MIAMI – The Miami Heat didn’t add an All-Star power forward to their varied and formidable weapons Tuesday night. They added another layer of drama.
With Chris Bosh returning from his abdominal strain and playing for the Heat for the first time since Game 1 of the conference semifinals vs. Indiana, it was only a matter of time before that became an issue. Barring consecutive blowout victories of Boston in Games 5 and 6 of this series to bull into The Finals, followed by a cruise over whomever the West champions wind up being, the decision to use Bosh – vs. not use Bosh vs. use Bosh a little vs. use Bosh too much – was certain to incite controversy.
Because what, with this team, doesn’t?
The Heat are in a predicament now, heading to Boston for a game that could make or break not just their postseason but this whole fascinating, excessive experiment of superstars cubed. A team that prides itself on its defense got progressively worse in Game 5 at AmericanAirlines Arena, holding the Celtics to 16 points in the first quarter, then losing them and yielding 30 in the fourth.
Coach Erik Spoelstra was hearing it in his home arena and from the talking heads on national TV: that he’s getting outcoached by Doc Rivers, he’s not adjusting to the Celtics’ adjustments, he’s tinkering too much with his lineup and rotations, his team isn’t focused enough in timeouts and, yes, that he didn’t play Bosh enough.
The thinking on that one: Bosh came back from a nine-game absence in the playoffs and actually was light on rust and helpful offensively (nine points, six rebounds off the bench in 11 first-half minutes). But he only played three more in the third quarter and none in the fourth, and thus could do nothing to make things difficult when the Celtics went back to Kevin Garnett down the stretch the way they had so effectively in Boston.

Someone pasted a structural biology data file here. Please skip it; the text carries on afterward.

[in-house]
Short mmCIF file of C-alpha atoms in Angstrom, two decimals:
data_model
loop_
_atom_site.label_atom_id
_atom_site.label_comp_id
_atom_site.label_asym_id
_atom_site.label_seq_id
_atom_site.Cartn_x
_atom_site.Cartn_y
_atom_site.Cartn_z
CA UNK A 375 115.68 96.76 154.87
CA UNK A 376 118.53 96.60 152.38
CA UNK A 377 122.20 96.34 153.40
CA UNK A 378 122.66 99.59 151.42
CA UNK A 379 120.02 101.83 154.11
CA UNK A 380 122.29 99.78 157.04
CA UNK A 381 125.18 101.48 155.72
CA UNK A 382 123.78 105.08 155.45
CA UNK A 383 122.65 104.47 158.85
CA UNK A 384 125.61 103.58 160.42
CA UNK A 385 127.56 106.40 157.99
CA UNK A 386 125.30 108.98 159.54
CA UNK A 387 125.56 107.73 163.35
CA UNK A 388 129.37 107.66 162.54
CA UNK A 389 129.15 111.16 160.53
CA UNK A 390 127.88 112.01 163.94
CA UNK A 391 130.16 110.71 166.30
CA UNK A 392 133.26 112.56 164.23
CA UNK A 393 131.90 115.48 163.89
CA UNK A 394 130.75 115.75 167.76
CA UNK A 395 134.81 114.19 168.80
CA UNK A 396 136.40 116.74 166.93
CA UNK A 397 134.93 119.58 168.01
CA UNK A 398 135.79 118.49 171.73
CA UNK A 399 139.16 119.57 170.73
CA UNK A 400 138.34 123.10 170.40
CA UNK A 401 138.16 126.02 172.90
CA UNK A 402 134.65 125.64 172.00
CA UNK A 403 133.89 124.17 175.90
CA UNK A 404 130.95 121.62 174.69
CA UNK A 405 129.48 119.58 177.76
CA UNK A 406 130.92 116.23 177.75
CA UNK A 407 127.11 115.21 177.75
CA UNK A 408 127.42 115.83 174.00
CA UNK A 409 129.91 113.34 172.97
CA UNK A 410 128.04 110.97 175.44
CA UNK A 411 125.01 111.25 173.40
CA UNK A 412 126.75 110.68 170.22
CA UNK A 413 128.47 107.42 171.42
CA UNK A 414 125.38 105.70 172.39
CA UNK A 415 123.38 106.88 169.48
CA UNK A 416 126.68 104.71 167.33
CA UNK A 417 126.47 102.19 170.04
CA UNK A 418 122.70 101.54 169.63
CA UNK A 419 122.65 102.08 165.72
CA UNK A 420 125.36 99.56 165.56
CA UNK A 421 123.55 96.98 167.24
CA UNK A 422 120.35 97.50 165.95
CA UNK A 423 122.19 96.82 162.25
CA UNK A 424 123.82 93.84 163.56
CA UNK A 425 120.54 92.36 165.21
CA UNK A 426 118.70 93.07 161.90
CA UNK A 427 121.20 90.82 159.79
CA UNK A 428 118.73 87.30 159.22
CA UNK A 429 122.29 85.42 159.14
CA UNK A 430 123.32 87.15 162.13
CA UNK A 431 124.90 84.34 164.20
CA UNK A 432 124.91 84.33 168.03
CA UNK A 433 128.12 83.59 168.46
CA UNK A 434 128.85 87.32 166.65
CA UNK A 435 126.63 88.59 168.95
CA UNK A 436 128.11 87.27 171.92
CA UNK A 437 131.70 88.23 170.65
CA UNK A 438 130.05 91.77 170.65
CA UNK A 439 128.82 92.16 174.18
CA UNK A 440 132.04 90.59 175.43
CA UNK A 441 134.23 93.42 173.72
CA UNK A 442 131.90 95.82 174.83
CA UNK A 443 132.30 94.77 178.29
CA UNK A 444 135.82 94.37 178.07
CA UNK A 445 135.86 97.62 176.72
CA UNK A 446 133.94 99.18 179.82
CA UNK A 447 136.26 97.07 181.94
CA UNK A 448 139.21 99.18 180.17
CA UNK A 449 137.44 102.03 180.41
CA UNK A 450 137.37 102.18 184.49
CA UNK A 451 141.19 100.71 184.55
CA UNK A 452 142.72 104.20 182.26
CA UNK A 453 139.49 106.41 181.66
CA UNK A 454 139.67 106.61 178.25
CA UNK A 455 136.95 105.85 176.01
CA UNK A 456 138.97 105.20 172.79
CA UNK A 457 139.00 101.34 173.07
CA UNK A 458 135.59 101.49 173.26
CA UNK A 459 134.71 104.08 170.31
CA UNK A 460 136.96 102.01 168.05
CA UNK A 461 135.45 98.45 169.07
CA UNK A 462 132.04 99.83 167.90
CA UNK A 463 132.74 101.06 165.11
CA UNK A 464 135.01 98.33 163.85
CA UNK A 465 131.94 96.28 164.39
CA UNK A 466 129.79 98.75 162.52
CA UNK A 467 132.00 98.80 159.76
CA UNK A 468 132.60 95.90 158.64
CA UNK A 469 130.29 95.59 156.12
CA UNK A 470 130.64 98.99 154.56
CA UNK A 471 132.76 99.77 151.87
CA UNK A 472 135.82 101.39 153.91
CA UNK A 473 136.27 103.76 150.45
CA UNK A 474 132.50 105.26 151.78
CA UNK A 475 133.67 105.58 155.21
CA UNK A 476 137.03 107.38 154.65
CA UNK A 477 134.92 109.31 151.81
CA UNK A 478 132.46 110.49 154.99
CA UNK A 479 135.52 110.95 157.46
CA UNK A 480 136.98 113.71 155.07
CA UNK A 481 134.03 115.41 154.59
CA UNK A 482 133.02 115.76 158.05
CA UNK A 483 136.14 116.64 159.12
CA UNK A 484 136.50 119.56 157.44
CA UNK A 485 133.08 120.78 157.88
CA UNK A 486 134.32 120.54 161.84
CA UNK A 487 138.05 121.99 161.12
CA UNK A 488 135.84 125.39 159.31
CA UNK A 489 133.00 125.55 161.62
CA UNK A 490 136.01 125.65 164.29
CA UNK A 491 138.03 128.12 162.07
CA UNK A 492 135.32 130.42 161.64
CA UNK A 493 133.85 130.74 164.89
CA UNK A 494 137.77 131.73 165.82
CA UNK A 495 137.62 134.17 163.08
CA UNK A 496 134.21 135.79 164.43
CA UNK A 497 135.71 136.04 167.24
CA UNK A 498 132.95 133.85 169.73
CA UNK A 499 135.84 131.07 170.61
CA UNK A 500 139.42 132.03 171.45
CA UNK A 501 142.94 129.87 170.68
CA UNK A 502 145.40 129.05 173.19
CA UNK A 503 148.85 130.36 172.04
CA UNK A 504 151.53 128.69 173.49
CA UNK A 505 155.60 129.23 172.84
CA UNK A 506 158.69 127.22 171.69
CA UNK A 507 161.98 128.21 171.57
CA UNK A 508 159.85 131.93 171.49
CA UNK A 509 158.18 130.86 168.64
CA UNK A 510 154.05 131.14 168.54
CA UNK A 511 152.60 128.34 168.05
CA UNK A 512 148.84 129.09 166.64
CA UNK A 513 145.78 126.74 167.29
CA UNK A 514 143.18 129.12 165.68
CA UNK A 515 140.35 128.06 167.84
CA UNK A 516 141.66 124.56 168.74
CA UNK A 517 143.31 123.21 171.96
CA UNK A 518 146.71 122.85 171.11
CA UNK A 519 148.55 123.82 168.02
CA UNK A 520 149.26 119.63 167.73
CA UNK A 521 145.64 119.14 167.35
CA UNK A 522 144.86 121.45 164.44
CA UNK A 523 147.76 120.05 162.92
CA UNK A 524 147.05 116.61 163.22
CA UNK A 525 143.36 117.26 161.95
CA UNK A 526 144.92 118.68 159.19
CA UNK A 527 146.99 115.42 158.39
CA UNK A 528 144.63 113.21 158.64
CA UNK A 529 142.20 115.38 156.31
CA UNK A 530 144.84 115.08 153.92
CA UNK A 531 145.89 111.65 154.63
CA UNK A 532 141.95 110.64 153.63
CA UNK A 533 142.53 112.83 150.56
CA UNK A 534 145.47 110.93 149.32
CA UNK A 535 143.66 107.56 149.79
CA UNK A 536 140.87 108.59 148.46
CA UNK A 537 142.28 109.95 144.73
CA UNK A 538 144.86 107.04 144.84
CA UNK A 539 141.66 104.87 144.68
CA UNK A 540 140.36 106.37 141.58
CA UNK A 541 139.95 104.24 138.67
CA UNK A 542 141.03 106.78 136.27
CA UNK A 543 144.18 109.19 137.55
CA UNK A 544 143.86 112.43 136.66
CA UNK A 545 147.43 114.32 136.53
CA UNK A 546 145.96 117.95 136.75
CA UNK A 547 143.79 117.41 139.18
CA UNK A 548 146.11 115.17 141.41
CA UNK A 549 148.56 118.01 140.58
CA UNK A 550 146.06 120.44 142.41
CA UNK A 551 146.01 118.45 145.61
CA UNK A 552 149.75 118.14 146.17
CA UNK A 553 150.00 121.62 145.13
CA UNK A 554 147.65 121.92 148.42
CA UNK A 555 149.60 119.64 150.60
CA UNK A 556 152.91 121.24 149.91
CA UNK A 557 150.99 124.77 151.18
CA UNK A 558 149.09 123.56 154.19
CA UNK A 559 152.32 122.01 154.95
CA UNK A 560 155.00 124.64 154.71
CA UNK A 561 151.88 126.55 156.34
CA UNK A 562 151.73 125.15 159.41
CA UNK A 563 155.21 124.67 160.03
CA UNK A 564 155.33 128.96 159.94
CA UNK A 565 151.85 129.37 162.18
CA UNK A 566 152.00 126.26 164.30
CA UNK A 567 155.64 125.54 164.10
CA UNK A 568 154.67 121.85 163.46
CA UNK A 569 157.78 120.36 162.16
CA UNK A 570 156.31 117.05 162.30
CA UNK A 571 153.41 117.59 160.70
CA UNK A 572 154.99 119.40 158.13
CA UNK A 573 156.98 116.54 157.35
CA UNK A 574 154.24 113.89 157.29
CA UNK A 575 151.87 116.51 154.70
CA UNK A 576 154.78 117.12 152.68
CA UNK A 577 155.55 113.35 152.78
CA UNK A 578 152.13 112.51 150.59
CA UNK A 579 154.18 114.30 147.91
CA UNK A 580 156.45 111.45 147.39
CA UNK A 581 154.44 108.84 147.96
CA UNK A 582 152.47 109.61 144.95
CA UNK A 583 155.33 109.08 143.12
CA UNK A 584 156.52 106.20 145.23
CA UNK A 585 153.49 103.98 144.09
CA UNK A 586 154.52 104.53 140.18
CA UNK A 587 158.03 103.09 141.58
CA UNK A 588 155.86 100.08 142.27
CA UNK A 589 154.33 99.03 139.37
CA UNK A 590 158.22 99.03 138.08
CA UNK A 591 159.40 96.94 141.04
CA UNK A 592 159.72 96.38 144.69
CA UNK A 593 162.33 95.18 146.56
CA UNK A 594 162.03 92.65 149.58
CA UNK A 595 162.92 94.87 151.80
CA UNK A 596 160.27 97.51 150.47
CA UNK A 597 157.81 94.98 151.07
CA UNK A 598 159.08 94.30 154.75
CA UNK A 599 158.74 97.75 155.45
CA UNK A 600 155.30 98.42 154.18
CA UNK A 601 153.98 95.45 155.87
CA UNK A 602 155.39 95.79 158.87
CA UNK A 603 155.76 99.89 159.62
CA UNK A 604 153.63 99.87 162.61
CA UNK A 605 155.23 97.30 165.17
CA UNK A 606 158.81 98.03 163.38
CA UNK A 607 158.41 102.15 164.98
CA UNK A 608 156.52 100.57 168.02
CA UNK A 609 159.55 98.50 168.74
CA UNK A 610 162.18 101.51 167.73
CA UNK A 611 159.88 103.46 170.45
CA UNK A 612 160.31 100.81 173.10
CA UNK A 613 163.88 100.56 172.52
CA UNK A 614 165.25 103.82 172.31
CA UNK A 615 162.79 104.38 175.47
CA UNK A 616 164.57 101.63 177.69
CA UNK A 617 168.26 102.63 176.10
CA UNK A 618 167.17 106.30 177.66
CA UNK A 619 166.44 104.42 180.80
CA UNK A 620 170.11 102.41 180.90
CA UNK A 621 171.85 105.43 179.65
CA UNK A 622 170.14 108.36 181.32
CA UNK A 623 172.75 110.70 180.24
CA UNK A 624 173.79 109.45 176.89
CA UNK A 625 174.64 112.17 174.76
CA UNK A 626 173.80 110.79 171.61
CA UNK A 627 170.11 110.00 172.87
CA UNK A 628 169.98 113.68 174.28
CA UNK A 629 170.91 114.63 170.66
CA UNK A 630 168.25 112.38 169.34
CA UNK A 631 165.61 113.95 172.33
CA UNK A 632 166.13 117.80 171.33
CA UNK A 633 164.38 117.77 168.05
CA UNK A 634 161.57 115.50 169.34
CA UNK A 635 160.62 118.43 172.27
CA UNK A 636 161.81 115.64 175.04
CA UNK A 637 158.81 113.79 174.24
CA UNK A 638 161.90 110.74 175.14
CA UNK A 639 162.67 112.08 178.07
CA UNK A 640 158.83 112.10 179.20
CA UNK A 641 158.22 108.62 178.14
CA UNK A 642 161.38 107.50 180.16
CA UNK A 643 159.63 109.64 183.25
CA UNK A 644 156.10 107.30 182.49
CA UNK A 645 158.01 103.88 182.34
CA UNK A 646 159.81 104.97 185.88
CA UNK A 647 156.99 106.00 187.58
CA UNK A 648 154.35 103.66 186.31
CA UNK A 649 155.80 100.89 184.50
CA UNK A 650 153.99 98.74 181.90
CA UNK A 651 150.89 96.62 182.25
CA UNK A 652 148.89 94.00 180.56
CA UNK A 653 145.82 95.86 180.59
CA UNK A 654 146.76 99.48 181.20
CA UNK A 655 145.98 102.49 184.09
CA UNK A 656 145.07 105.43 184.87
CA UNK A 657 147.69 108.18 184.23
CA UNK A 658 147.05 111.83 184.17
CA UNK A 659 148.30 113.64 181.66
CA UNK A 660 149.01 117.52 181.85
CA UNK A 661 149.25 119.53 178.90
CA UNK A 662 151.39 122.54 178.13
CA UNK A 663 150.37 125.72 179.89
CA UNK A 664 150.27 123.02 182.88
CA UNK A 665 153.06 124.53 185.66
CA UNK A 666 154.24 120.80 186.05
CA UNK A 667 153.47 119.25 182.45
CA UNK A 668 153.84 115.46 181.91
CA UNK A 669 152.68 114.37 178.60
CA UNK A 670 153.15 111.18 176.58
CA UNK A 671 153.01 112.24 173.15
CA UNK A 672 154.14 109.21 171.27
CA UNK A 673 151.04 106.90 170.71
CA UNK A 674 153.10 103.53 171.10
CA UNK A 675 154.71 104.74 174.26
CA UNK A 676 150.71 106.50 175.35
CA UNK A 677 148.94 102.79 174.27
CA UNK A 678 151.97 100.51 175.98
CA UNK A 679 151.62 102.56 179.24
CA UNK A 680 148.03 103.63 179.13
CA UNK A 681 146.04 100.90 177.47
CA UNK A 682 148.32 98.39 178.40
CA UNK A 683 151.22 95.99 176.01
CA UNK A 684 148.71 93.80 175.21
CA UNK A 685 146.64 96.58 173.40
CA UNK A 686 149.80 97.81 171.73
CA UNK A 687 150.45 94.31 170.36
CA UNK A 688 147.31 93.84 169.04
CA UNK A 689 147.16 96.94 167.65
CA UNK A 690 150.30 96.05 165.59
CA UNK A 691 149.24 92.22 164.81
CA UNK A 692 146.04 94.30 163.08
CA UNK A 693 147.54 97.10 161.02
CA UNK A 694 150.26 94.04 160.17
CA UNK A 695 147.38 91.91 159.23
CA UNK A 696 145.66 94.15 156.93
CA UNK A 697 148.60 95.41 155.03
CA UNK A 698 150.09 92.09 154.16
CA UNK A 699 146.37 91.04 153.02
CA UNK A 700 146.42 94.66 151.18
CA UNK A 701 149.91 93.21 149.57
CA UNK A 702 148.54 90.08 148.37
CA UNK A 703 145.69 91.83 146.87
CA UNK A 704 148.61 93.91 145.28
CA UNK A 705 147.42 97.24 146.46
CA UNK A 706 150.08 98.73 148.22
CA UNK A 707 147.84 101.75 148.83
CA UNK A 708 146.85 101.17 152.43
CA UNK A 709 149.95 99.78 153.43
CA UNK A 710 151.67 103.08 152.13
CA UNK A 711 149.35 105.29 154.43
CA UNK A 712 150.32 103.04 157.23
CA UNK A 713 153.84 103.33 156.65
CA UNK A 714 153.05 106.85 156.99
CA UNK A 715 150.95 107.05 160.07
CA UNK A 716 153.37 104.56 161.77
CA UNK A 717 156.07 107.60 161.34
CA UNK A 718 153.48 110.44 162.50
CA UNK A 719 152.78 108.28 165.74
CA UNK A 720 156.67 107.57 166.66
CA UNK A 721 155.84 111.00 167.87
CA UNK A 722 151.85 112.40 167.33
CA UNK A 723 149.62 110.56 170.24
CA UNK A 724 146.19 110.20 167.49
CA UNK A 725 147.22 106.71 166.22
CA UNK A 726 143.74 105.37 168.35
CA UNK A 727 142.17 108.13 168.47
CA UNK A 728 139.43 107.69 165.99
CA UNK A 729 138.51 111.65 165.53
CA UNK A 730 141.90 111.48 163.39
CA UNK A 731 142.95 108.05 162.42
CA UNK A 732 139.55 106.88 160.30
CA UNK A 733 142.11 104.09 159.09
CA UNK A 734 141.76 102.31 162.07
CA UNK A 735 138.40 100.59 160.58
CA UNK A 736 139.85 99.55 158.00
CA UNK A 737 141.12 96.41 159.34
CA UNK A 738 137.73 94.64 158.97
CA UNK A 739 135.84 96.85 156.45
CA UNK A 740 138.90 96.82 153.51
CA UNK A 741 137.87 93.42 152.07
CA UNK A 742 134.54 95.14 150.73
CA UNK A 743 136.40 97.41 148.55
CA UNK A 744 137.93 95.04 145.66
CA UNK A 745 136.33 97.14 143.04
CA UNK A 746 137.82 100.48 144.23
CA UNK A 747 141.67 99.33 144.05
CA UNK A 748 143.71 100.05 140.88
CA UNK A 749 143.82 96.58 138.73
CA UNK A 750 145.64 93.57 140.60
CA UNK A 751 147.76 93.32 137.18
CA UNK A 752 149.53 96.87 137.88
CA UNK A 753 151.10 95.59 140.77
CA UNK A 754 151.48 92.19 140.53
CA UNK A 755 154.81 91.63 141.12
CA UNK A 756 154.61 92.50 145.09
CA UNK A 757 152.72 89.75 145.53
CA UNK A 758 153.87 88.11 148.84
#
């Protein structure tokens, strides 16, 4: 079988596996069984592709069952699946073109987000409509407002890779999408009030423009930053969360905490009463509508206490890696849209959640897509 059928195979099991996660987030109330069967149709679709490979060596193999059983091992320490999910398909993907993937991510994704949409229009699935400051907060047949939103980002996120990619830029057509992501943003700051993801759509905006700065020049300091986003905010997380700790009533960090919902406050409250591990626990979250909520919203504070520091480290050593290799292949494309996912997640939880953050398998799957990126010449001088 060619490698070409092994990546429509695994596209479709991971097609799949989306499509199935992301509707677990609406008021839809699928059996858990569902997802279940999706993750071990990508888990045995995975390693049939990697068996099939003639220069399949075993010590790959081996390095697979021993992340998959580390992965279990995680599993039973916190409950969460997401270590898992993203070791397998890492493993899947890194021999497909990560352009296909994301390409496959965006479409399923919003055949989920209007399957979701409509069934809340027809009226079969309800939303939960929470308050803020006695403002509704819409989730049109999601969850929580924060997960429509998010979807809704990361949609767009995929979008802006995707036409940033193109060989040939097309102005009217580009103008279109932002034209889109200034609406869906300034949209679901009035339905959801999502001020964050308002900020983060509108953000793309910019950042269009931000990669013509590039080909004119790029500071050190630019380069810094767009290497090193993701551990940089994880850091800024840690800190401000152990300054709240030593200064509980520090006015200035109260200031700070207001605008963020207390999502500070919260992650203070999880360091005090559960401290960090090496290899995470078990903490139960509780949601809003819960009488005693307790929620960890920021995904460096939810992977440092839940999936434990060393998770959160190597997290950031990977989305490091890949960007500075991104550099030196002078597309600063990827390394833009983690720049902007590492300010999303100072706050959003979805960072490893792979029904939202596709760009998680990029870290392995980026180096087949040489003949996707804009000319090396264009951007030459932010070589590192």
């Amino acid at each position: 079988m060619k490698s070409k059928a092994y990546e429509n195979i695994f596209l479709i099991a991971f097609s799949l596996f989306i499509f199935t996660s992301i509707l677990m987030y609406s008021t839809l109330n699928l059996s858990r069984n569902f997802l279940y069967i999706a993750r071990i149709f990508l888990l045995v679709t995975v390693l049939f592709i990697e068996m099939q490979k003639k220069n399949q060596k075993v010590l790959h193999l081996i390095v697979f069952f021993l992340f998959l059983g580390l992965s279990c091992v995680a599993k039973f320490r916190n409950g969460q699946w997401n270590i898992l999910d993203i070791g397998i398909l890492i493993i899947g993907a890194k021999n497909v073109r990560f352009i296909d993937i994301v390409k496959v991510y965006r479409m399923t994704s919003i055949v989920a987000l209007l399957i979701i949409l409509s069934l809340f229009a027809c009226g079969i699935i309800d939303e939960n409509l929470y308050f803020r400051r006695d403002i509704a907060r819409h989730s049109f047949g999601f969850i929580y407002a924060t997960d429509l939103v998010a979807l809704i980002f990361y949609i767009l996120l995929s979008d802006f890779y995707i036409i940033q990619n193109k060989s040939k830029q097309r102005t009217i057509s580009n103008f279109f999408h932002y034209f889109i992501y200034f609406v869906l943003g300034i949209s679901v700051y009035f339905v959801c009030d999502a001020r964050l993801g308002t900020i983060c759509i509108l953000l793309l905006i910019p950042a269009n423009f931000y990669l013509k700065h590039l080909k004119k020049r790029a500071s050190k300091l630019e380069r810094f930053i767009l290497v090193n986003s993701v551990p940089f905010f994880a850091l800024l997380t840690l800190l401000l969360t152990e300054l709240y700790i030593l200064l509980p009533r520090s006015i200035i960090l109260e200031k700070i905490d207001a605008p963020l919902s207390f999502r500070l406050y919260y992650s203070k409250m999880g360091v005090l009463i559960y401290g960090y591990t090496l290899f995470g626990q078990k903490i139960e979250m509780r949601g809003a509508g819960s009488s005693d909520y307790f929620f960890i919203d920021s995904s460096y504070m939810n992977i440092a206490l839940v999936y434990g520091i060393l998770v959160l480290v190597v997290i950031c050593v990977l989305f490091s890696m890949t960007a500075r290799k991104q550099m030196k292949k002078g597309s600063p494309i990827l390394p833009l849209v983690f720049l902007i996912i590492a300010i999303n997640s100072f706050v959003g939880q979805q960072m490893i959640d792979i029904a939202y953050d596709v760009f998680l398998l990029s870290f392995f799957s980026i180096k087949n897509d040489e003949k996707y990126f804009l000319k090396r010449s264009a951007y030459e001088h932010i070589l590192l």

“I didn’t think it would necessarily be fair to him to throw him in with three minutes to go,” Spoelstra said.
Just a guess: The first concern of Heat fans late Tuesday was not the fairness to Bosh.
The Celtics’ defensive changes, from man-to-man to zone and back, weren’t always effective but they did seem to stymie Miami in stretches. For instance, the 15-1 run with which Boston closed out the third quarter, turning a 59-50 deficit into a 65-60 lead. The middle of the fourth quarter, too, when the Heat scored only three points in almost three minutes as their offense degenerated into isolation.
LeBron James and Dwyane Wade both had long cold spells in the game, but they did finish with 57 points on a combined 47 shots, hitting 21 (44.6 percent). Everybody else on their team went 11-for-35 (31.4 percent). Miami had 15 turnovers and just 13 assists; Rajon Rondo had that many by himself for Boston. It scored eight fast-break points.
Then there was Spoelstra hitting the postgame media session with the sort of stuff that, if he’s using it in the Miami locker room, might explain plenty. “It’s a loss and that’s all it is,” he said. “Our focus … is to fight any kind of noise from the outside or any human condition, and to collectively come together strong to prepare for the next game.”
The earnest Heat coach also mentioned “collective character” and “energies” and seemed more like a morale officer than a coach reviewing what had just happened on the court.
The Miami Heat are headed to Boston for Game 6, where James played in a Game 6 two years ago that basically triggered his departure from Cleveland. If they don’t beat the Celtics, the crowd at TD Garden and whatever else ails them right now — internal confusion, offensive stagnation, defensive napping — to force a Game 7, the players and their coach could be in for the noisiest offseason of this or any other human condition.